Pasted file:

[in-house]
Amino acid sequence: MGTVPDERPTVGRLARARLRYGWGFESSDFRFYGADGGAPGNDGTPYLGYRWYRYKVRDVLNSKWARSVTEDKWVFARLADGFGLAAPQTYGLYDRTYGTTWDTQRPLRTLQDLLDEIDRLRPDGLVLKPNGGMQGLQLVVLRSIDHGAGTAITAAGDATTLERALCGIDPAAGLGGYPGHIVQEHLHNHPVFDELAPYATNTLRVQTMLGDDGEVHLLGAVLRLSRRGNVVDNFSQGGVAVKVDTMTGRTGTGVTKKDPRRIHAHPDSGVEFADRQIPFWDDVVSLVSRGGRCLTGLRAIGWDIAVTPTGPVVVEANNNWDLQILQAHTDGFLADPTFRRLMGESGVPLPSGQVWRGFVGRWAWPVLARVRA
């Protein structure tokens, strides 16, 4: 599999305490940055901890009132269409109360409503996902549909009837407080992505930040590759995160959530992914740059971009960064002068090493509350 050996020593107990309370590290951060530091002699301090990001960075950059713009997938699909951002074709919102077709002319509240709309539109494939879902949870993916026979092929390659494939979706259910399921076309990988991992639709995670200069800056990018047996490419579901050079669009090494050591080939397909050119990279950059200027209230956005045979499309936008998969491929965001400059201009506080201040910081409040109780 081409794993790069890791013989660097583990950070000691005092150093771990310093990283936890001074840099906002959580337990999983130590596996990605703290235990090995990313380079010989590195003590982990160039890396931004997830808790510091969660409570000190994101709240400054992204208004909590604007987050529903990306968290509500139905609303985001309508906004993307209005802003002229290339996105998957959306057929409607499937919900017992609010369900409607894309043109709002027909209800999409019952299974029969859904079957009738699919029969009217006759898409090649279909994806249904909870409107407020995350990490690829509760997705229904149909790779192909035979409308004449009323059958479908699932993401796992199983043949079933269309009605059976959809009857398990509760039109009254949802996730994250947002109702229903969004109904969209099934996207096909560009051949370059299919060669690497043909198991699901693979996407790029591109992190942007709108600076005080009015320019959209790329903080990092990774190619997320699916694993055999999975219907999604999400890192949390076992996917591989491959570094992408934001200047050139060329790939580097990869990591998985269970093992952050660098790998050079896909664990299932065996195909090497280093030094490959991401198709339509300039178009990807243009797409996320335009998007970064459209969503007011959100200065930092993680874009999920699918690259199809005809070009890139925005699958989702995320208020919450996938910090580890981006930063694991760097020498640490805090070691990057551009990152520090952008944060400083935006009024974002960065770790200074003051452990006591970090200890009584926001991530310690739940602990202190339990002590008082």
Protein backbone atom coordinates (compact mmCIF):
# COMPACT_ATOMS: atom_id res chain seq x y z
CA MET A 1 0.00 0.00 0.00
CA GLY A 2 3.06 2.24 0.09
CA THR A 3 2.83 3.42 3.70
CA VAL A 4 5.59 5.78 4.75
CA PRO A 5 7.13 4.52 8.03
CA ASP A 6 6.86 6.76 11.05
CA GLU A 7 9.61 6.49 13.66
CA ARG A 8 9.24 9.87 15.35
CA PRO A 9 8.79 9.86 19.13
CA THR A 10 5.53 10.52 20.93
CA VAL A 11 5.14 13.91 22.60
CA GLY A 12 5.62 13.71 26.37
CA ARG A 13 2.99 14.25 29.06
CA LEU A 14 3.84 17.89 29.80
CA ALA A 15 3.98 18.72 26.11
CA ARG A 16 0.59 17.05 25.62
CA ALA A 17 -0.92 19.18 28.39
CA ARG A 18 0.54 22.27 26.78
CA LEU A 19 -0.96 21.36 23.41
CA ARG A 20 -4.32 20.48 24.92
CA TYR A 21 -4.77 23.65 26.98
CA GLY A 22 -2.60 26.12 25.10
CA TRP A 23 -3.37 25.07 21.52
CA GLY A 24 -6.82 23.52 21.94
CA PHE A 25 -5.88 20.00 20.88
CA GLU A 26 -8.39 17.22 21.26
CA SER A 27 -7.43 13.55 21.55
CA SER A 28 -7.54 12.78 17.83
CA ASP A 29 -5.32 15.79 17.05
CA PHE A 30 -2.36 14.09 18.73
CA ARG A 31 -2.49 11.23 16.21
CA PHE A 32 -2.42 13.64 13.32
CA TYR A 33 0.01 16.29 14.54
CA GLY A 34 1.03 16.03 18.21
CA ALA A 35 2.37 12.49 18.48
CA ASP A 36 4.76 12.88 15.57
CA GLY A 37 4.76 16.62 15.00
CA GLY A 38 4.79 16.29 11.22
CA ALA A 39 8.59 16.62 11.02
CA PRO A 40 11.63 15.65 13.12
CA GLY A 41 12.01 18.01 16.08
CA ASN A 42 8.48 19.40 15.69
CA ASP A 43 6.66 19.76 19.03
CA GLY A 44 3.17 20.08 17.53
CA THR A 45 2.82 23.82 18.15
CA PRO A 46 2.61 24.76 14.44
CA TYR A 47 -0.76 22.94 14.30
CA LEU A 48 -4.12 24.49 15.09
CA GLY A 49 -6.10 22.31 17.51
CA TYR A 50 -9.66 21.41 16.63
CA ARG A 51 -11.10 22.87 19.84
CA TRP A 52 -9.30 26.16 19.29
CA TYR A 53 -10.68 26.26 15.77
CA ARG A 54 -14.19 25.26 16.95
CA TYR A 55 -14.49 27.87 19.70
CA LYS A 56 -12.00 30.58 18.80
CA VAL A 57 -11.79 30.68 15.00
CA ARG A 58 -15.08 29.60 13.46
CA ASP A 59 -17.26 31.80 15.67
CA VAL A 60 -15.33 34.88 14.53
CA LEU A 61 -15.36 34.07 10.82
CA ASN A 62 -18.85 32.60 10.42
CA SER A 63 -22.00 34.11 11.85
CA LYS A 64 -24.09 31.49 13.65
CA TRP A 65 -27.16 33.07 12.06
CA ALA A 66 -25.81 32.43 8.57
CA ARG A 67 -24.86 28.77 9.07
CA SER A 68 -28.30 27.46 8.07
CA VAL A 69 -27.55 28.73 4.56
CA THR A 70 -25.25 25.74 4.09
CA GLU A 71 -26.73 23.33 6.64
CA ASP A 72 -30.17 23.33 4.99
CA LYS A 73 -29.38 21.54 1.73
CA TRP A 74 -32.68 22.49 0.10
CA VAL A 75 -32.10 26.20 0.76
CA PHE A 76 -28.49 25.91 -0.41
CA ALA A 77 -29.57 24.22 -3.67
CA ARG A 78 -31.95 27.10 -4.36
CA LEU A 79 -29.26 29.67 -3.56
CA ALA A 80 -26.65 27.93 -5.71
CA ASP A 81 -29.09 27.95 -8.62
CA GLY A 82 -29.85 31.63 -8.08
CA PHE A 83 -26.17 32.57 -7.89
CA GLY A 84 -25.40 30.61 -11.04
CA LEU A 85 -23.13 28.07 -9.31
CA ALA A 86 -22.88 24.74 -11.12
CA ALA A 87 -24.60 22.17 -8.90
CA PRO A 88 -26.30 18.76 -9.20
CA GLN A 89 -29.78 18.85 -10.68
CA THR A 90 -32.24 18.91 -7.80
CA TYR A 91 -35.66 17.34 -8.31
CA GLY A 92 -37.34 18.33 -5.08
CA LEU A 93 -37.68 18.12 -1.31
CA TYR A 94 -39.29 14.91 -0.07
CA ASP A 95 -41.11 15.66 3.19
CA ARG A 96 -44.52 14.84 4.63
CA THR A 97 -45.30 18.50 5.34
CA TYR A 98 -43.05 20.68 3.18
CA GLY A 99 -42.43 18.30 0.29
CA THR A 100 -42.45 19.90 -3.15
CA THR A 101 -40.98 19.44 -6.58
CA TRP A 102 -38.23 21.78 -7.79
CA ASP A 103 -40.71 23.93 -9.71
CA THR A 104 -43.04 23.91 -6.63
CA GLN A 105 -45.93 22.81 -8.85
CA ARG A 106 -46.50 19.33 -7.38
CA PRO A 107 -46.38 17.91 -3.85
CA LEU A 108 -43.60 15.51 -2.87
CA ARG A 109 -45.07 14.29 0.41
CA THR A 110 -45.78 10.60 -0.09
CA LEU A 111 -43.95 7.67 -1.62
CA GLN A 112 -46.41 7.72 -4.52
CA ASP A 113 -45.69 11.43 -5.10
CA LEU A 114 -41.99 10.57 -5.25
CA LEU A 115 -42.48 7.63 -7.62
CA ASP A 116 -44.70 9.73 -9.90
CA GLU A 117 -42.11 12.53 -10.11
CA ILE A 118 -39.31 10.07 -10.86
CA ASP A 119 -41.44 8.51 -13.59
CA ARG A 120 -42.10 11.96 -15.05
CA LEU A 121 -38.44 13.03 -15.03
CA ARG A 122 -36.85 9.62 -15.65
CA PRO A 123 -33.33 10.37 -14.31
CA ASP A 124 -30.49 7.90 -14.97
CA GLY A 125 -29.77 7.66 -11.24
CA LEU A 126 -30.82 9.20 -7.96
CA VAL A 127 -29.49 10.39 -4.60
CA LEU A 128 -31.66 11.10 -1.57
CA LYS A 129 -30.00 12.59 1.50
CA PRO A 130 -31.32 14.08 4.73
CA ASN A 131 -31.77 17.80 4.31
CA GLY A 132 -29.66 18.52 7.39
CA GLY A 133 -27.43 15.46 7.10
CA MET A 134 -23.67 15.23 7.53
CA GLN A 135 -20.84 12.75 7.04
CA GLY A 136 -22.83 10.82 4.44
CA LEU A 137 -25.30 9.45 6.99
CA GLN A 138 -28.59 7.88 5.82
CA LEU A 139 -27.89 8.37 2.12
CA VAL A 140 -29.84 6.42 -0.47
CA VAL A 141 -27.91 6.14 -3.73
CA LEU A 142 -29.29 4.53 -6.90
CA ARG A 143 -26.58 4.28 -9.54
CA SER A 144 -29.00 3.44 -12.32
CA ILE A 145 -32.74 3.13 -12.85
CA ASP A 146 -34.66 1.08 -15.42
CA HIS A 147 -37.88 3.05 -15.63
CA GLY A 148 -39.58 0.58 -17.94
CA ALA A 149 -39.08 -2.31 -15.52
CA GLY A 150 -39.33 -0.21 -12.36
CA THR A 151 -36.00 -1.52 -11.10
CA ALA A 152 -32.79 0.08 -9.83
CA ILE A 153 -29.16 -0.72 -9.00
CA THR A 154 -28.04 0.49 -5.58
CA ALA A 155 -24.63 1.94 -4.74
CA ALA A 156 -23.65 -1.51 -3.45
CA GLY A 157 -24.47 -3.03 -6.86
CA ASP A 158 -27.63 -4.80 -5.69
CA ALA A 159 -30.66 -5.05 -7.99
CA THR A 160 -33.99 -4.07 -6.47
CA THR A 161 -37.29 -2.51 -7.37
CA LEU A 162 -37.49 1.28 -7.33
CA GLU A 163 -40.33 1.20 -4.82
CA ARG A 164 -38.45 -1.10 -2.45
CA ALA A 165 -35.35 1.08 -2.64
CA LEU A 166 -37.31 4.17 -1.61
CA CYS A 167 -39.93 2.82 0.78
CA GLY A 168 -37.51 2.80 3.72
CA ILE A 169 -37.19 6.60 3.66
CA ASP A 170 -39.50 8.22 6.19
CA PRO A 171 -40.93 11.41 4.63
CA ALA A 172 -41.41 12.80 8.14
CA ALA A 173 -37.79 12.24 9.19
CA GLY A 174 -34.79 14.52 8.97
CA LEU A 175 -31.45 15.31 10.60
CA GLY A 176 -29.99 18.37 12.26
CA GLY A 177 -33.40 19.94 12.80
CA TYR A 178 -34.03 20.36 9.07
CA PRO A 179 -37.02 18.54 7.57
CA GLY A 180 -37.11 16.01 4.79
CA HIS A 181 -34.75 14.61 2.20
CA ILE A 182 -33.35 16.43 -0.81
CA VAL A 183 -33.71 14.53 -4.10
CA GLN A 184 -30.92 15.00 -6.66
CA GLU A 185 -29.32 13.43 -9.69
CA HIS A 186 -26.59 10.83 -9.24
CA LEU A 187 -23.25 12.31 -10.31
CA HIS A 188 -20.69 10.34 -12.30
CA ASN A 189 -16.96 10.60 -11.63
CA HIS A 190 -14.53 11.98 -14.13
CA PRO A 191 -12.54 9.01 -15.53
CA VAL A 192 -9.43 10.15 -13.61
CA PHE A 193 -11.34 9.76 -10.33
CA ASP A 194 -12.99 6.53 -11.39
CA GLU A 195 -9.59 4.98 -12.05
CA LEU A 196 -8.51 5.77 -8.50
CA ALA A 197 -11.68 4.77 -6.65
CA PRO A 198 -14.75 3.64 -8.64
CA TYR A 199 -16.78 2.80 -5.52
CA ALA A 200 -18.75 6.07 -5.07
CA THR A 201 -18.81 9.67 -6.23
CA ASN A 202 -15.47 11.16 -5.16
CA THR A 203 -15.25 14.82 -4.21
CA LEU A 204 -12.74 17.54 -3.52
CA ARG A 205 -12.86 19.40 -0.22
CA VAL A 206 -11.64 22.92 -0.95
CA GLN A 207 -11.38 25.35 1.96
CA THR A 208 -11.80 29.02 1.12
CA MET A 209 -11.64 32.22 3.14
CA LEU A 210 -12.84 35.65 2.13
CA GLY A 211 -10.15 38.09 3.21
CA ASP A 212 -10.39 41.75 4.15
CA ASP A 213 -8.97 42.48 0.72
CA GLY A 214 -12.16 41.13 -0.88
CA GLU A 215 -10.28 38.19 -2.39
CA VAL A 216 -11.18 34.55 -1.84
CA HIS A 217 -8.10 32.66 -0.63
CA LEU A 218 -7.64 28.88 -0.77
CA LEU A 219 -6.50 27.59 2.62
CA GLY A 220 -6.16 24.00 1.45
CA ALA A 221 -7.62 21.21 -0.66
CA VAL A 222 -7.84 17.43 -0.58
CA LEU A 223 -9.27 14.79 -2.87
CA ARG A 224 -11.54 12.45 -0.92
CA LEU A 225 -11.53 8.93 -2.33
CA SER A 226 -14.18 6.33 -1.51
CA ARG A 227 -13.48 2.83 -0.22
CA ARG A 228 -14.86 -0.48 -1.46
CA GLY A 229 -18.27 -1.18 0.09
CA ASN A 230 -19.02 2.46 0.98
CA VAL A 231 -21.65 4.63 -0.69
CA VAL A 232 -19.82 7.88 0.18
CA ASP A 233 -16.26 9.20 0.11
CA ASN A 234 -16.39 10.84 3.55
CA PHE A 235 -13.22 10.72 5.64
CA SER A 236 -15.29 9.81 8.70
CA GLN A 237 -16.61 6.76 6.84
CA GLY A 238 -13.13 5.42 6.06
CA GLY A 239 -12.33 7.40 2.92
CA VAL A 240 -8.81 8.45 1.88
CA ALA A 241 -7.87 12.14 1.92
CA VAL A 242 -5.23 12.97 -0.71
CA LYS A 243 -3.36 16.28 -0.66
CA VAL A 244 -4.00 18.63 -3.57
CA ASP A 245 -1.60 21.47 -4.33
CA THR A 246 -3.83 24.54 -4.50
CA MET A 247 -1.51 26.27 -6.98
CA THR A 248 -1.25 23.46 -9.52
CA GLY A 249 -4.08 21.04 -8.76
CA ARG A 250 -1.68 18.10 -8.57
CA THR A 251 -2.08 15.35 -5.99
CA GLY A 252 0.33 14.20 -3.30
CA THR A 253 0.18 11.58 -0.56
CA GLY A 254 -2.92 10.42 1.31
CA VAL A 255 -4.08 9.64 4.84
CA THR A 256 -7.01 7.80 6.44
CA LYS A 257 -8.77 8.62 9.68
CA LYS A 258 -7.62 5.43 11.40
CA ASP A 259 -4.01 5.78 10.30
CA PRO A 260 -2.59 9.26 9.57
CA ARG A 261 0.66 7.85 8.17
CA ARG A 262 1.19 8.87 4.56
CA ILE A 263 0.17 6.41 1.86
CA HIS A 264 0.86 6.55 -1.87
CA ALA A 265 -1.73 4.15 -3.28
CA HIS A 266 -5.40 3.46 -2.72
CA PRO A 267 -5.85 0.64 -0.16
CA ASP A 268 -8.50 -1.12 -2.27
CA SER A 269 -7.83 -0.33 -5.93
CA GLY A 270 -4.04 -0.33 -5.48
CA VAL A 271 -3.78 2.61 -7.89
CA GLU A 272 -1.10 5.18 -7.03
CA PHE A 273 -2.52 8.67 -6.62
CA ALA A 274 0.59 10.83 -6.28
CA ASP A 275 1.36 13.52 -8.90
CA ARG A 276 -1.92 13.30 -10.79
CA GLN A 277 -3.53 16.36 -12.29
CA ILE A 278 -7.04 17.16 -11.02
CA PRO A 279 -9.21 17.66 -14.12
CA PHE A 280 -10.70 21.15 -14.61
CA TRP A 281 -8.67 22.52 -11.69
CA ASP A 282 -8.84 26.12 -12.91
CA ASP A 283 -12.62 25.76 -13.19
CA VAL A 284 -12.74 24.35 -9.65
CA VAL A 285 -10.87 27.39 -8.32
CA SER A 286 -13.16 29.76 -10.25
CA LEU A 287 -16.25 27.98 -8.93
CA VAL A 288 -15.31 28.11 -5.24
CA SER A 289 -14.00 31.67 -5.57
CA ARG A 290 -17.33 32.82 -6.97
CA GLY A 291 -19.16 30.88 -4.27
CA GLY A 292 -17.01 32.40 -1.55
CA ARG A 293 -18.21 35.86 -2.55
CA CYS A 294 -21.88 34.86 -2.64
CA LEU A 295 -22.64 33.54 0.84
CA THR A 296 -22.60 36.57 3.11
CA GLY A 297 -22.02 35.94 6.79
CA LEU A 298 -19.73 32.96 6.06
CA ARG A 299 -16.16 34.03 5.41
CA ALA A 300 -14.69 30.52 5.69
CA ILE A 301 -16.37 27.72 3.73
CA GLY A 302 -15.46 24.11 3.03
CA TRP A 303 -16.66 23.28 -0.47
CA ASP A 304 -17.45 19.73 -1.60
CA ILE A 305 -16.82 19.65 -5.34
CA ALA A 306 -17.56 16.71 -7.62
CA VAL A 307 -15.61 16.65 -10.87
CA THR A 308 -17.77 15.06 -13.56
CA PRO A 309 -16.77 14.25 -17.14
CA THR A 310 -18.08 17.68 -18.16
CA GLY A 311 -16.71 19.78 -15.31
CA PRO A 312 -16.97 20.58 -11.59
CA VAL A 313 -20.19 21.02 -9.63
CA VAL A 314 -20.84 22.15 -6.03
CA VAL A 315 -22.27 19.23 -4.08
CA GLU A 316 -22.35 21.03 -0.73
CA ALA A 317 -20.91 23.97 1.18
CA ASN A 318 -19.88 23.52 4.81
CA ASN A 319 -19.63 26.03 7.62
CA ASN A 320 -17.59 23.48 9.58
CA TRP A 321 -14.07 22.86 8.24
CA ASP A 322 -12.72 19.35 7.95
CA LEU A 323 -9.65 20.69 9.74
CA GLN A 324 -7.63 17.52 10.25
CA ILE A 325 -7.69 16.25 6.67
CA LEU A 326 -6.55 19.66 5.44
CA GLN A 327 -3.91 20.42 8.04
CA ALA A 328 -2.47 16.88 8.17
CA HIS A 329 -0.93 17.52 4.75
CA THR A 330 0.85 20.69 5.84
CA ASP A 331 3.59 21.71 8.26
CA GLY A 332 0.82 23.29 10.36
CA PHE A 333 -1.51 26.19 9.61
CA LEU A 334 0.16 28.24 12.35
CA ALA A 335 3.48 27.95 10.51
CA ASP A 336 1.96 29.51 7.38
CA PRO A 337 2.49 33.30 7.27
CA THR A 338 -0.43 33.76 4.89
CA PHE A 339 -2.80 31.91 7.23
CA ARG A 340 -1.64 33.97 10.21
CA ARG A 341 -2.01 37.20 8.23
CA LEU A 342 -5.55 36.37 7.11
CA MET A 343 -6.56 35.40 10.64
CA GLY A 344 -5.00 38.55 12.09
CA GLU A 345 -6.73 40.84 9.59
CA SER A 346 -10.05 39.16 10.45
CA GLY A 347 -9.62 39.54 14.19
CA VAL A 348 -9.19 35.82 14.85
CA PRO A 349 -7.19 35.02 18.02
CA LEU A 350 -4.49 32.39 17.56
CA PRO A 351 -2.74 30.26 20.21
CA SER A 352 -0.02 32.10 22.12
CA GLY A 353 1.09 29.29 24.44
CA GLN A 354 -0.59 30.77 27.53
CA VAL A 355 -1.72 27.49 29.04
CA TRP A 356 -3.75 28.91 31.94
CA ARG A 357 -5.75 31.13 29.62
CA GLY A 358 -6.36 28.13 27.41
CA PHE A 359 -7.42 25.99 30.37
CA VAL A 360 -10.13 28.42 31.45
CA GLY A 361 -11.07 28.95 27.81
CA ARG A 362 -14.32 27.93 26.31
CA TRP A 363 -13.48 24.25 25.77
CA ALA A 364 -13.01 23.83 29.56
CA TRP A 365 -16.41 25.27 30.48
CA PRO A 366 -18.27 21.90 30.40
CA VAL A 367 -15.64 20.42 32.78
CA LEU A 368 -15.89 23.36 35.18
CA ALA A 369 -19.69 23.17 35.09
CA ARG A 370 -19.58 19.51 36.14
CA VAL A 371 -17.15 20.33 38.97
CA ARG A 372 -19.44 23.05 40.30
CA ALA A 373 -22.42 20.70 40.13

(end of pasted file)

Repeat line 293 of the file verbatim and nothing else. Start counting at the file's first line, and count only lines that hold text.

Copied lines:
CA VAL A 288 -15.31 28.11 -5.24